Missoula based Montana and Idaho Community Development Corp. (MICDC) is rolling out the new Mobile Home Improvement Loan Program, per the Missoulian.

As Daily Business News readers are aware, most references to “mobile homes” by publications are incorrect, as the last mobile home was built in the U.S. in 1976.

In this instance, about 20 percent of the homes in Montana and Idaho are pre-HUD code homes, which means that they technically are mobile homes. Of course, that means the other some 80 percent are manufactured homes. For a more detailed history on the journey from mobile to manufactured homes, please click here.

Missoula resident Laila Huson was the first person to be approved for the program, and took out a loan of 3200 dollars. The amount the borrower pays monthly on the loan is on a sliding scale and based on monthly income and expenses.

Every year, we go up on the roof to try to seal the leaks, but it’s an aluminum roof with the hot and cold expanding and contracting, it’s a regular problem,” said Huson.

Most places where I could get a loan would charge a 36 percent interest rate and require me to use my car as collateral. If I missed a payment due to illness, I could lose my only means of transportation.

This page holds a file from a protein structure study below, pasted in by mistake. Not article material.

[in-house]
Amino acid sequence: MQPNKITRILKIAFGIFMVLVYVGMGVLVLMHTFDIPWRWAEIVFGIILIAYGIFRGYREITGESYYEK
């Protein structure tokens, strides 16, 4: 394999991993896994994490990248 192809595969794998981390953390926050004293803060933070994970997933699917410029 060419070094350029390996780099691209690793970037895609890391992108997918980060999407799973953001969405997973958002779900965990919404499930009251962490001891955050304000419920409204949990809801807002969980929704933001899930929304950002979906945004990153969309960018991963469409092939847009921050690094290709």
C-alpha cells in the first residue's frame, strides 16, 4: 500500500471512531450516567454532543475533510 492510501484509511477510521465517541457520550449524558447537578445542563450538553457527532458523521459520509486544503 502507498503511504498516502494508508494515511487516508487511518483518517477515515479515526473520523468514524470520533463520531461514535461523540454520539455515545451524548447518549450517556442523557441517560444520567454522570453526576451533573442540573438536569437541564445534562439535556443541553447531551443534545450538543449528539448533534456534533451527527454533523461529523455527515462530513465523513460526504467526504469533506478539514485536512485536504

David Glaser. Credit: The Missoulian.

Dave Glaser, President of the MICDC, says that mobile home owners tend to have a significantly harder time with financing for home repairs, which can lead to uncomfortable and unhealthy living conditions.

He also decided to take the extra step of having his staff go door to door in Huson’s community to share information with residents about the program. The loans can also be used by communities for things such as playgrounds, lighting, signage, and landscaping.

These are really low interest rate loans,” said Glaser. “The exact interest rate depends on the borrower, but it’s far better than what they could expect to find elsewhere. The idea is to help them afford these upgrades and make them affordable to their cash flow on a case by case basis. We take a look at the family’s income and help them decide upon an interest rate and a loan amount they can afford.

The program is available to residents in Montana and Idaho. For more information, homeowners and communities can contact Julie Ehlers at 844-728-9235 ext. 225. ##


(Editor’s note: for a fun look at extreme “mobile home makeoversclick here or the image above.)

(Image credits are as shown above.)


RC Williams, for Daily Business News, MHProNews.

Submitted by RC Williams to the Daily Business News for MHProNews.

Repairing Your Manufactured or Modular Home – Facts, Myths and Clarity

December 17th, 2016 Comments off